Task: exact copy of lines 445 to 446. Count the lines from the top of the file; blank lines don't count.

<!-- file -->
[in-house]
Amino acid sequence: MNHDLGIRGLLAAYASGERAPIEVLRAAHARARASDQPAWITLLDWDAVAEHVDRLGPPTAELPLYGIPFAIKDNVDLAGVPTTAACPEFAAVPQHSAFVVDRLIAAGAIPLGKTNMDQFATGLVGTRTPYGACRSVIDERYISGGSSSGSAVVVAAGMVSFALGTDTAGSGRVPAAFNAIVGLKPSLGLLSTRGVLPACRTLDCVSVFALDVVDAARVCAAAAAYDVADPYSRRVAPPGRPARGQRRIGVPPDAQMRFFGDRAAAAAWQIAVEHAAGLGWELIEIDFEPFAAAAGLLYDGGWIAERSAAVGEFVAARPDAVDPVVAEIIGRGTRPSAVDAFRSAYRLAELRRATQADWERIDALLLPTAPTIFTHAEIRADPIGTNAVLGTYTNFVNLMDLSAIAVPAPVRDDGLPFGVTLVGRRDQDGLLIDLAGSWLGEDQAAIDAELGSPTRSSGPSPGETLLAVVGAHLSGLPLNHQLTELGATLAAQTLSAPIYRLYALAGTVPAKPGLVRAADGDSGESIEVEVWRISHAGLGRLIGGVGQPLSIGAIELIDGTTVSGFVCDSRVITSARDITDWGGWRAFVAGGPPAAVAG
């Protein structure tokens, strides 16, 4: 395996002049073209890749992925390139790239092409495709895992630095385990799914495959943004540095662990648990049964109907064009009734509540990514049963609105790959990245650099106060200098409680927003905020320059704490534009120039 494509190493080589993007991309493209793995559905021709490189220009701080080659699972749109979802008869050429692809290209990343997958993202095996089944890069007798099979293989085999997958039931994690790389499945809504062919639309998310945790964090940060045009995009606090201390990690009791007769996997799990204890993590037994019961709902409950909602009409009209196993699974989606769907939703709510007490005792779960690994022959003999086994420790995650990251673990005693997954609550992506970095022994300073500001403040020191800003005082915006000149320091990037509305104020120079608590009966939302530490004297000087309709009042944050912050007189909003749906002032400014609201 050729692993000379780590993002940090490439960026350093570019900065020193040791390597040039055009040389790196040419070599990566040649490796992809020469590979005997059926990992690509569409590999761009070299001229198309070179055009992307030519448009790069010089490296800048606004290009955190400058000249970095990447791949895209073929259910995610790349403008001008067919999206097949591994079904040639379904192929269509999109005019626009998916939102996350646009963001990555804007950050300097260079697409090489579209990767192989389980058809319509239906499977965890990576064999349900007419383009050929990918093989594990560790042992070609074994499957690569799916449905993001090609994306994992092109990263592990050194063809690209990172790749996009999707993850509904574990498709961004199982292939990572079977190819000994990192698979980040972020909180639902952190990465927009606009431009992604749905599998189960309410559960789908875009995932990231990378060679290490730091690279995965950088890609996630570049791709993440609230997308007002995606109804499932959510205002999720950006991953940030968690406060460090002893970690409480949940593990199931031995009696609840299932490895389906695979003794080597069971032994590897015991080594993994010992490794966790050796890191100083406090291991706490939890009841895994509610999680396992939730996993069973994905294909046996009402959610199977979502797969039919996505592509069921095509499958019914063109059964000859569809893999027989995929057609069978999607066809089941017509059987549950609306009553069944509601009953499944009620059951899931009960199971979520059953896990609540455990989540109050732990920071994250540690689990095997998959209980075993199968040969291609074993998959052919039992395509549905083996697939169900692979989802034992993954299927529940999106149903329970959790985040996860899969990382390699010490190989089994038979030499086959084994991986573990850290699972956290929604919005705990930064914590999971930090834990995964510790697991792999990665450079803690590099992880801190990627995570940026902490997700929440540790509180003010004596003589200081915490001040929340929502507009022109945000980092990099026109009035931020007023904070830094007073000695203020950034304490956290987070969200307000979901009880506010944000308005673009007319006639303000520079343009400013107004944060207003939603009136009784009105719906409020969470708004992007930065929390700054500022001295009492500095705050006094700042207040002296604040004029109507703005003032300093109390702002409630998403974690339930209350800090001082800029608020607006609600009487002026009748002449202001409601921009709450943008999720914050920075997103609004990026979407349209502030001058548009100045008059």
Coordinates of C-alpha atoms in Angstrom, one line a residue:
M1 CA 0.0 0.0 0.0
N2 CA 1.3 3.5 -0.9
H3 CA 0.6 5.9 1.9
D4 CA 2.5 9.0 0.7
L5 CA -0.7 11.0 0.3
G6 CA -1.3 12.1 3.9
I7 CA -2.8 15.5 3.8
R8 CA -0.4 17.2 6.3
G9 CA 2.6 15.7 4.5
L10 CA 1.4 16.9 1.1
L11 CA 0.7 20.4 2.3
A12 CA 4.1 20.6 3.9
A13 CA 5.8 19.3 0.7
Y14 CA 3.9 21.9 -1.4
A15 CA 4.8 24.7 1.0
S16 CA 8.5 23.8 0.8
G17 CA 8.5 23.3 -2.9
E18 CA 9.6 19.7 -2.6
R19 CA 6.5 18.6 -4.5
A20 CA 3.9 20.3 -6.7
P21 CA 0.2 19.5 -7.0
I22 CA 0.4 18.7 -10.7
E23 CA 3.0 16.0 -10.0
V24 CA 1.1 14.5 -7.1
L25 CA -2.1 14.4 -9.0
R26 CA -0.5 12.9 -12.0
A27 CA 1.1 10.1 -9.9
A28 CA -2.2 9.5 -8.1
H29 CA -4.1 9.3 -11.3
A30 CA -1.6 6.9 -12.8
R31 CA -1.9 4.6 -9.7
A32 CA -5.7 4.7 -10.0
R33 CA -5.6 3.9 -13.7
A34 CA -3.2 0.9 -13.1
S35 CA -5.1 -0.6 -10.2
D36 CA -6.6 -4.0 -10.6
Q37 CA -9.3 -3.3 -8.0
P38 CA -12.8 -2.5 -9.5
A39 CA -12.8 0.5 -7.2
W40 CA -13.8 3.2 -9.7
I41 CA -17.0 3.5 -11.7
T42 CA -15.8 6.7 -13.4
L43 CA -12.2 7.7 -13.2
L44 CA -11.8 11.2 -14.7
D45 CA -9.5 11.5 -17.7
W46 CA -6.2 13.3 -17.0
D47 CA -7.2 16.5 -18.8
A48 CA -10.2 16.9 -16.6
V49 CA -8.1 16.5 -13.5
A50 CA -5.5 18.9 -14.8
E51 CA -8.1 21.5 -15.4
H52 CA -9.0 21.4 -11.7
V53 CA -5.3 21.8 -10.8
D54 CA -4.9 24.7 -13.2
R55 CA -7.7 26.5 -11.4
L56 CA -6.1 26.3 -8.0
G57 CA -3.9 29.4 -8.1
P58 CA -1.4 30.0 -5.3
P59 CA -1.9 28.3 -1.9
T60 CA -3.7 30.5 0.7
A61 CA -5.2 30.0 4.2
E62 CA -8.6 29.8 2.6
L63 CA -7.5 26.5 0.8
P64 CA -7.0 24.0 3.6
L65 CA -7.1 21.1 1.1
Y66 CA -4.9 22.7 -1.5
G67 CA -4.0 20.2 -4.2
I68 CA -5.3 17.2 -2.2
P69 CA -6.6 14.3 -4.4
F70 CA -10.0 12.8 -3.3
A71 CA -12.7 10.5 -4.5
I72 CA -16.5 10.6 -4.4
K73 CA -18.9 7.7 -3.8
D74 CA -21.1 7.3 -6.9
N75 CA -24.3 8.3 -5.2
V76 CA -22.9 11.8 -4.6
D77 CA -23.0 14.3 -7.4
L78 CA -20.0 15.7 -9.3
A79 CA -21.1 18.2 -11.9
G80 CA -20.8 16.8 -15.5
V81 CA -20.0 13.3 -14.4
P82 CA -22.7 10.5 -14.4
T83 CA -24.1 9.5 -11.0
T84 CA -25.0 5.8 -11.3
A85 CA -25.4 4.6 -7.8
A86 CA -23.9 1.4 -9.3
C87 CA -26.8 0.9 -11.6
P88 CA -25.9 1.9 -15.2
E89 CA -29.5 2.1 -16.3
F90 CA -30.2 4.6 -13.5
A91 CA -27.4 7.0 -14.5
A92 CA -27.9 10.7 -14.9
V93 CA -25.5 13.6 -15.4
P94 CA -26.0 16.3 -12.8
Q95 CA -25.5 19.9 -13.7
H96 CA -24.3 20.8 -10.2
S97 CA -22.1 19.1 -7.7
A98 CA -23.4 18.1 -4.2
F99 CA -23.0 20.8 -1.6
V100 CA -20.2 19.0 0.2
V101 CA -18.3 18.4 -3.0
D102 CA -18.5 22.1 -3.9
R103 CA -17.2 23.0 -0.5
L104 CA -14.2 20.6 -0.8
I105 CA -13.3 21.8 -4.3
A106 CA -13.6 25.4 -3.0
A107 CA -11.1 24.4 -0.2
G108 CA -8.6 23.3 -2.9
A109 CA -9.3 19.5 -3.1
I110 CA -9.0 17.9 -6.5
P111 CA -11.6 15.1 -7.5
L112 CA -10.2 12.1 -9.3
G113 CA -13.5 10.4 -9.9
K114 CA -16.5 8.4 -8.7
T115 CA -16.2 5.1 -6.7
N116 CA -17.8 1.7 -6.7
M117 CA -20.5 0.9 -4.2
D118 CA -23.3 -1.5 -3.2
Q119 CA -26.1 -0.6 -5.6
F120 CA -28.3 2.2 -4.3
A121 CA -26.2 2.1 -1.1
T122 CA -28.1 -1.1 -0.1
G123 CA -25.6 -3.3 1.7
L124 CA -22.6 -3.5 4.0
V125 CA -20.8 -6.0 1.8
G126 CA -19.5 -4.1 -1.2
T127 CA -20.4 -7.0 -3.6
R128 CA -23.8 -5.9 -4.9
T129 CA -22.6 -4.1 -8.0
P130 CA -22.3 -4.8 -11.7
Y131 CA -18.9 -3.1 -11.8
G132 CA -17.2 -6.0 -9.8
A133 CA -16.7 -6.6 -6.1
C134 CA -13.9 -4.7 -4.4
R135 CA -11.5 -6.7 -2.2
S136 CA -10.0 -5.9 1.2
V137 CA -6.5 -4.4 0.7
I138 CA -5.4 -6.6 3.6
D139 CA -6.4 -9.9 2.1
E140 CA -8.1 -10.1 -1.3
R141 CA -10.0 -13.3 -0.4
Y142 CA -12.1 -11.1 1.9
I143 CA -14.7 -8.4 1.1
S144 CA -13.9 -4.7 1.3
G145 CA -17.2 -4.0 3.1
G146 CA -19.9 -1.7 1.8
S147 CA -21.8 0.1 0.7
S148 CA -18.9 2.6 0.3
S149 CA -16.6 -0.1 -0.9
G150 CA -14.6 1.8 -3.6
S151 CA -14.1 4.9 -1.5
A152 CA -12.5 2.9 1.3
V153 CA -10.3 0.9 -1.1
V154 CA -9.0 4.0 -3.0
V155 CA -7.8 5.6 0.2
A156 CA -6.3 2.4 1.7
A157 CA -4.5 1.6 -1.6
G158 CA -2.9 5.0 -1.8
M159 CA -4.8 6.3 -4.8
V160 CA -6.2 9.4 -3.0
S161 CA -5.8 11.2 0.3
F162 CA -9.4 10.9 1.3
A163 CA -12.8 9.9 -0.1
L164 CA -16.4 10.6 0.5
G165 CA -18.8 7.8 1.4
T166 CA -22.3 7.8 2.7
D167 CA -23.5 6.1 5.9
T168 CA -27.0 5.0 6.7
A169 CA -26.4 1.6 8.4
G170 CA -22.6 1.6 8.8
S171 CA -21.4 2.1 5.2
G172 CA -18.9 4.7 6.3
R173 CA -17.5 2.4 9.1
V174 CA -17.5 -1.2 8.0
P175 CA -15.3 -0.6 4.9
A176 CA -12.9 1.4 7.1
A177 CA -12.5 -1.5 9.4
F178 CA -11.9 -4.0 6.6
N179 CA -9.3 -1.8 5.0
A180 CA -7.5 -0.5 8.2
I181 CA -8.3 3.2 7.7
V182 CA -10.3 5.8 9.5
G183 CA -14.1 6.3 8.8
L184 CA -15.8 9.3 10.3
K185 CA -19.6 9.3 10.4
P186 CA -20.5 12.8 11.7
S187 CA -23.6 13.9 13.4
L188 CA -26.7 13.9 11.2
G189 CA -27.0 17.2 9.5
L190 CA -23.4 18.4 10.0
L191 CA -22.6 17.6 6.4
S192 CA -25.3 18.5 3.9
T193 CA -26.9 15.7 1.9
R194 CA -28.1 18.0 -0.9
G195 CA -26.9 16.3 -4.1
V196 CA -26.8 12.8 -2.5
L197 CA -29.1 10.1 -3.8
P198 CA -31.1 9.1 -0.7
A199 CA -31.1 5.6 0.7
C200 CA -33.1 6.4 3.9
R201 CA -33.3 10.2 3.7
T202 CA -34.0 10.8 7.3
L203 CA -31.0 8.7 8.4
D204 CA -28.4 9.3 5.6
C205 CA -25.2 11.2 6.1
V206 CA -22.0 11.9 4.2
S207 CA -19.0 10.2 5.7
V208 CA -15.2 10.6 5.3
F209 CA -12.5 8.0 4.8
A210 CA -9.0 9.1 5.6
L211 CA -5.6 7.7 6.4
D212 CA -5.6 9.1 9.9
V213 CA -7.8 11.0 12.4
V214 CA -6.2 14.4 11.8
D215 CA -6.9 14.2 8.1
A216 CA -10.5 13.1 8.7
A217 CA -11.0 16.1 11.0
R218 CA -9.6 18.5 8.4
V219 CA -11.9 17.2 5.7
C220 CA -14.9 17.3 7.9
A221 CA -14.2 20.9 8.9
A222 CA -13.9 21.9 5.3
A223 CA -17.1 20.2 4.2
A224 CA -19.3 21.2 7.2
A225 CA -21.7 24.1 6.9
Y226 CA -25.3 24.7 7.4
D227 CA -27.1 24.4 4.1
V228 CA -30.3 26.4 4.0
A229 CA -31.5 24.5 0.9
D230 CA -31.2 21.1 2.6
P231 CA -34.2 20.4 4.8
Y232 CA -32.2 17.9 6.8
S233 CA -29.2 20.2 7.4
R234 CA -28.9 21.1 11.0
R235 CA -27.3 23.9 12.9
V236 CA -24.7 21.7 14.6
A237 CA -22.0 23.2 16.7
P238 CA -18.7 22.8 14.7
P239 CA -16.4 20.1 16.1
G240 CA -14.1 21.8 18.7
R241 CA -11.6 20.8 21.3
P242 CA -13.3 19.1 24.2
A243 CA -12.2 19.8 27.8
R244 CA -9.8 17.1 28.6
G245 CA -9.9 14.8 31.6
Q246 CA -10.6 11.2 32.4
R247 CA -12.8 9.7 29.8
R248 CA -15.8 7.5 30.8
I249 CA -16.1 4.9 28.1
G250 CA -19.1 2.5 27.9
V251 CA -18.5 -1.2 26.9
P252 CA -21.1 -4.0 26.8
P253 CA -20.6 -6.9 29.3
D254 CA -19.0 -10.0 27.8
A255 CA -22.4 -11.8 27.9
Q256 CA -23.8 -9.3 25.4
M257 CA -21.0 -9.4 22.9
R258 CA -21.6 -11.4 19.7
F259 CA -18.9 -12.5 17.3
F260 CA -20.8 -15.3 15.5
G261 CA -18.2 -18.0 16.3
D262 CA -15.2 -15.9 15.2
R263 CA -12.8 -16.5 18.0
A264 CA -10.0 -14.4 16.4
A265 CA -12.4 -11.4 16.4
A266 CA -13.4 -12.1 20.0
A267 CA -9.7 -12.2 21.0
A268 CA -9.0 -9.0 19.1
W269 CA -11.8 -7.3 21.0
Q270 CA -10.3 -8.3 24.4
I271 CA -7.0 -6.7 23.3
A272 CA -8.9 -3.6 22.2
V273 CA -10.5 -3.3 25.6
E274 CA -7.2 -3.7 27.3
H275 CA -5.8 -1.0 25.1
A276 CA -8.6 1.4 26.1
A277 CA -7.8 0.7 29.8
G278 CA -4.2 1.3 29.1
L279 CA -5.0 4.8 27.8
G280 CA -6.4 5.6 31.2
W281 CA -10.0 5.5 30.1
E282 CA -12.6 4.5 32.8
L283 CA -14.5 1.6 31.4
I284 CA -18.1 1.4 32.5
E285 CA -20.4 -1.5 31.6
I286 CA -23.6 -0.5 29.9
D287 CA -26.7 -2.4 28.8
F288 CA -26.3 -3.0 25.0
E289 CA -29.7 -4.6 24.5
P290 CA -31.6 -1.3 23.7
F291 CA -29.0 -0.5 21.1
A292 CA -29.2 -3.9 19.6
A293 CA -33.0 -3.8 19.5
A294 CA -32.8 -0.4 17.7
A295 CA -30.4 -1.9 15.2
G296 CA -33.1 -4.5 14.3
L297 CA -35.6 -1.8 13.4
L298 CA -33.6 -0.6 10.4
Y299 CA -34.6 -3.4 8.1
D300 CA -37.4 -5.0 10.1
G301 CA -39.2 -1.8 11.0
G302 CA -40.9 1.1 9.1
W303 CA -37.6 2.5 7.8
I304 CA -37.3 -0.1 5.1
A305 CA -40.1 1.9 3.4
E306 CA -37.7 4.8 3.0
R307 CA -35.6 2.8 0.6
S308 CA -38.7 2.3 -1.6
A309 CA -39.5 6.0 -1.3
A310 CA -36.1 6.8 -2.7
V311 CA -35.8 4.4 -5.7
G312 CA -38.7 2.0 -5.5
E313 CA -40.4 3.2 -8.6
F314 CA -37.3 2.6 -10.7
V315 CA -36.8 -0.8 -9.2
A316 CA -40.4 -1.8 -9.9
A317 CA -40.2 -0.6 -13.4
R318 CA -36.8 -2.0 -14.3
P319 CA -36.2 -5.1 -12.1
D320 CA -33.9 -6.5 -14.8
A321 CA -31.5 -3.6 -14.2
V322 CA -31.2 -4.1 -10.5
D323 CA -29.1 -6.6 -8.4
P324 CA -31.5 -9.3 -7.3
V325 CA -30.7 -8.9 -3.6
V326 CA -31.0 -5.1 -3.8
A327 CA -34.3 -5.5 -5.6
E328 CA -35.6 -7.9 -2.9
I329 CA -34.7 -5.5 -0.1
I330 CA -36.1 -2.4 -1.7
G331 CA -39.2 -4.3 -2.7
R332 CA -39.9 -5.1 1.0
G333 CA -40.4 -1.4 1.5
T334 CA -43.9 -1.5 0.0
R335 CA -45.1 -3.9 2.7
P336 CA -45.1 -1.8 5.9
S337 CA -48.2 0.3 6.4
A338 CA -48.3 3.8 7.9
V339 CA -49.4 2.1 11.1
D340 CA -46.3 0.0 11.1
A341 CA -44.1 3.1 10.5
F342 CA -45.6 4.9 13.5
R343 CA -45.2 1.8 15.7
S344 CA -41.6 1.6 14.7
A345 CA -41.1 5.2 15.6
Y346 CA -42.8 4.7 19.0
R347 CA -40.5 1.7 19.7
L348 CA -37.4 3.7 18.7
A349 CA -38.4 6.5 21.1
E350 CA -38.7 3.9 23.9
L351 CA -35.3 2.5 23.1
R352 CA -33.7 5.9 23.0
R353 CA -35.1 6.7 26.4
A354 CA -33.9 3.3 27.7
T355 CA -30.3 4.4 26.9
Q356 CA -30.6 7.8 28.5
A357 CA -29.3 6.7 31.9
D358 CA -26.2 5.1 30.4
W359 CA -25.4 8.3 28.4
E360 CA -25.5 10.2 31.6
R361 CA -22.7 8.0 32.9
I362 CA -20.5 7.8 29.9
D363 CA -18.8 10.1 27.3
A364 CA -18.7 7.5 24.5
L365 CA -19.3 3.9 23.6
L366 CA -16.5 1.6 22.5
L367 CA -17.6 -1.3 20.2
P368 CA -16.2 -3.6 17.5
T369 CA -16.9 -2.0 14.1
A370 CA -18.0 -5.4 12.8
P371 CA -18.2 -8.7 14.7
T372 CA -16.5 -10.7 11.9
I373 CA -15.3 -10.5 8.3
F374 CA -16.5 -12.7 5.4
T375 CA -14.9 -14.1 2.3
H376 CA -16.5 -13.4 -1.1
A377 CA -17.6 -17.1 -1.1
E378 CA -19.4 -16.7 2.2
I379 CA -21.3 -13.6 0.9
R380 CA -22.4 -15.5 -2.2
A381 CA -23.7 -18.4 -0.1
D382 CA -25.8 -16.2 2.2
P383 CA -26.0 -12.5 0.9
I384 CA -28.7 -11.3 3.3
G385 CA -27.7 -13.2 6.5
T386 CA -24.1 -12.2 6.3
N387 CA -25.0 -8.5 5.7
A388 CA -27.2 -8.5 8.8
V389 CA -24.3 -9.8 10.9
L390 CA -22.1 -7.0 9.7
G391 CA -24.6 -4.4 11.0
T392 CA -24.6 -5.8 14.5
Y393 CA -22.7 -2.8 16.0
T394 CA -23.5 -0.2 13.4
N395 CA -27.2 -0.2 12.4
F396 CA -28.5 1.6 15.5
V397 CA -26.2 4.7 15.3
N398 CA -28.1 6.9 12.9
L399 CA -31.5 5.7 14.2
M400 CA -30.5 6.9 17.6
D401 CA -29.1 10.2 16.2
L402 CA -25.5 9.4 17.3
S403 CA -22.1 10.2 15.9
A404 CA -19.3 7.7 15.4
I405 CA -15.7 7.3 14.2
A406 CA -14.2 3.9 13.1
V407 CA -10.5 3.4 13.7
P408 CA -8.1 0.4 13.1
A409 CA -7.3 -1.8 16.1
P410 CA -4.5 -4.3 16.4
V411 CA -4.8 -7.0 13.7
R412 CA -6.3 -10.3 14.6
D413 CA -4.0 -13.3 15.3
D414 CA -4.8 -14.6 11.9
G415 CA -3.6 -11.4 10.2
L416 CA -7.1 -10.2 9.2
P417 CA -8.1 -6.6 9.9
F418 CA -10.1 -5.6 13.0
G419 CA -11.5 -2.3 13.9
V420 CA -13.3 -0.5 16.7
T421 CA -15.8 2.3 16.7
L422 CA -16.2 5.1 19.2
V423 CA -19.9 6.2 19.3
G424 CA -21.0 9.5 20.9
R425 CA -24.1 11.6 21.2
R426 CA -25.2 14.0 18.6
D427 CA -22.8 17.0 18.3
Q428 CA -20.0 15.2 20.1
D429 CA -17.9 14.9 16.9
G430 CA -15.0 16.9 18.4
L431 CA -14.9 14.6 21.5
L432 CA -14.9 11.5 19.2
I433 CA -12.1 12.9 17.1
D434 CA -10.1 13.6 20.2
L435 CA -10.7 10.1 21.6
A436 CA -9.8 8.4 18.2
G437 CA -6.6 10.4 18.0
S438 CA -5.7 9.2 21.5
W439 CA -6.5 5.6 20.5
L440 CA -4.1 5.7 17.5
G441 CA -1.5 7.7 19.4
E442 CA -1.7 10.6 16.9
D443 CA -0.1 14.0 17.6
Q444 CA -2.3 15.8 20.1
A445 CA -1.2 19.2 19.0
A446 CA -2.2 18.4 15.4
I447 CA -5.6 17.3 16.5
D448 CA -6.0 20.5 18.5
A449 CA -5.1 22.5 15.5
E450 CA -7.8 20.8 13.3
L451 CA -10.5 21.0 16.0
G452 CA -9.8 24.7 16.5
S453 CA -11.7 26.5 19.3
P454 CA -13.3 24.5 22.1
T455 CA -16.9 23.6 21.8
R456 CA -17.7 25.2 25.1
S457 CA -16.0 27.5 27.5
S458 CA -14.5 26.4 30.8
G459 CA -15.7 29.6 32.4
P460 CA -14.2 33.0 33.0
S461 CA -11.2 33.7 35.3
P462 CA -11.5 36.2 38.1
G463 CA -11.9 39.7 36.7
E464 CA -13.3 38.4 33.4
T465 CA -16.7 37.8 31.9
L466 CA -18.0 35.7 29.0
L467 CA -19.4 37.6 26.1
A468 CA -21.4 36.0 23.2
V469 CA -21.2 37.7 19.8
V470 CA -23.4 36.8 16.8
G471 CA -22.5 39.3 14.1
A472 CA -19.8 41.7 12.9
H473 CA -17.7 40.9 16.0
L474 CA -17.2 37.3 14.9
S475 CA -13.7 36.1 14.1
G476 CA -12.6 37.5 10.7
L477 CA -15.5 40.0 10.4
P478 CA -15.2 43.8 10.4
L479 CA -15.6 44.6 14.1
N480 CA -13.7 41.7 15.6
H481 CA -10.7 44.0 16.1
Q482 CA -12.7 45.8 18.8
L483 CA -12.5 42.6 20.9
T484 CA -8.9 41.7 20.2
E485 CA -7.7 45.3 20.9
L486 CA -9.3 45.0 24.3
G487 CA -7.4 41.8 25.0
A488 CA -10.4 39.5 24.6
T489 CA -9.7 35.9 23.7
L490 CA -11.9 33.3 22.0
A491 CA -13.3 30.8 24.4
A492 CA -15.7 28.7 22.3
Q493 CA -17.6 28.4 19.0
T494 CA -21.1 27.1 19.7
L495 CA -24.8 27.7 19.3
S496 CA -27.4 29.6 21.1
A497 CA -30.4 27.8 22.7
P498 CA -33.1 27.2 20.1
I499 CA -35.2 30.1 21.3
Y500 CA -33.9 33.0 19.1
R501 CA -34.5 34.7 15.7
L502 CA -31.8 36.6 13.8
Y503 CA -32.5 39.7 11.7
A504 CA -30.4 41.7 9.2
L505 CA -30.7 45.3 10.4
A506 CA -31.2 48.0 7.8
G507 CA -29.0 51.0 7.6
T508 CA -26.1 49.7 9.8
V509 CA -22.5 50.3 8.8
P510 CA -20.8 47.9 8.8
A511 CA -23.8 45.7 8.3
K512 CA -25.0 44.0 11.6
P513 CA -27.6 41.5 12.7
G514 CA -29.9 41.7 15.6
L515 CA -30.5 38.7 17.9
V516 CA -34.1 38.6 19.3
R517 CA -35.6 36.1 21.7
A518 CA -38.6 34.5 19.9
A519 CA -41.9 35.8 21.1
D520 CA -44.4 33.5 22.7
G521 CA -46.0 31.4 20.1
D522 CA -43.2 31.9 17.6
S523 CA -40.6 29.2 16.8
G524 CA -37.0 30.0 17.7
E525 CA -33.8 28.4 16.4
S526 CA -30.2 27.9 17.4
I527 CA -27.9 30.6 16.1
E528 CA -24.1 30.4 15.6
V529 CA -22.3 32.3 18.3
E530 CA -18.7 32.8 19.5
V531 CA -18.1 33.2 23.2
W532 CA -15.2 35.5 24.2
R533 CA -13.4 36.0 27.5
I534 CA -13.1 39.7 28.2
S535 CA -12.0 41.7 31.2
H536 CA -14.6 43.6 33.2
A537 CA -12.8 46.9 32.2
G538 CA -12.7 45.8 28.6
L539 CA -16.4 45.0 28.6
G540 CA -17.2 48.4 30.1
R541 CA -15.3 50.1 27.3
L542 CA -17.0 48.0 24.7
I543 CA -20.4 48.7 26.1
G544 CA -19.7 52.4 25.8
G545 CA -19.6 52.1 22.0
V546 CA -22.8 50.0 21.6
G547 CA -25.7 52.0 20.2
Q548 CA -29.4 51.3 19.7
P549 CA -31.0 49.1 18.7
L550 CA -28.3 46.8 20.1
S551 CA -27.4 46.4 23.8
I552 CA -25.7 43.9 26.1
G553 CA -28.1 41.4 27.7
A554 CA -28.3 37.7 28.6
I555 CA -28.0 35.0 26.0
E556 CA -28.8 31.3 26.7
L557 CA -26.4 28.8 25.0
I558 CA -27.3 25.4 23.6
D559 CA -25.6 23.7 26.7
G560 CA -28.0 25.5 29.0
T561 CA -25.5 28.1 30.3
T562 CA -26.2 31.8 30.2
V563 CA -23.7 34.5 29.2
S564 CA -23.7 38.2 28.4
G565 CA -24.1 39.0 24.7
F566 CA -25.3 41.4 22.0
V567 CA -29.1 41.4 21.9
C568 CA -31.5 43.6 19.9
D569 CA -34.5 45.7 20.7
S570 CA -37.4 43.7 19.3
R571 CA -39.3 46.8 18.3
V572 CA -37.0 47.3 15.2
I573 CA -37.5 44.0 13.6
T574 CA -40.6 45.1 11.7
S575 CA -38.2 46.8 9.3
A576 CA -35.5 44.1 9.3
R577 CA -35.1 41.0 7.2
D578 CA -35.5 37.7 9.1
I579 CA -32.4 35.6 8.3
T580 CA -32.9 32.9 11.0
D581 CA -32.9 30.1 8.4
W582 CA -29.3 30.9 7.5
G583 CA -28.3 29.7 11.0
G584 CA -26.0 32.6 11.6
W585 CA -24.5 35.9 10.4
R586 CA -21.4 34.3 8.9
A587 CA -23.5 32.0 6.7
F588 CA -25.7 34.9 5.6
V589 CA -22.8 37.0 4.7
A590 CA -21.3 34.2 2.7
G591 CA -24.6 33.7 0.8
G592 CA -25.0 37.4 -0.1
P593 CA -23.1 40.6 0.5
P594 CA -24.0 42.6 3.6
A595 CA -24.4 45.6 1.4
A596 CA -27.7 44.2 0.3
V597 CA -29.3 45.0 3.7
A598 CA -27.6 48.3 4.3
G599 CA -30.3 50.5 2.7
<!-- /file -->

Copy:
G441 CA -1.5 7.7 19.4
E442 CA -1.7 10.6 16.9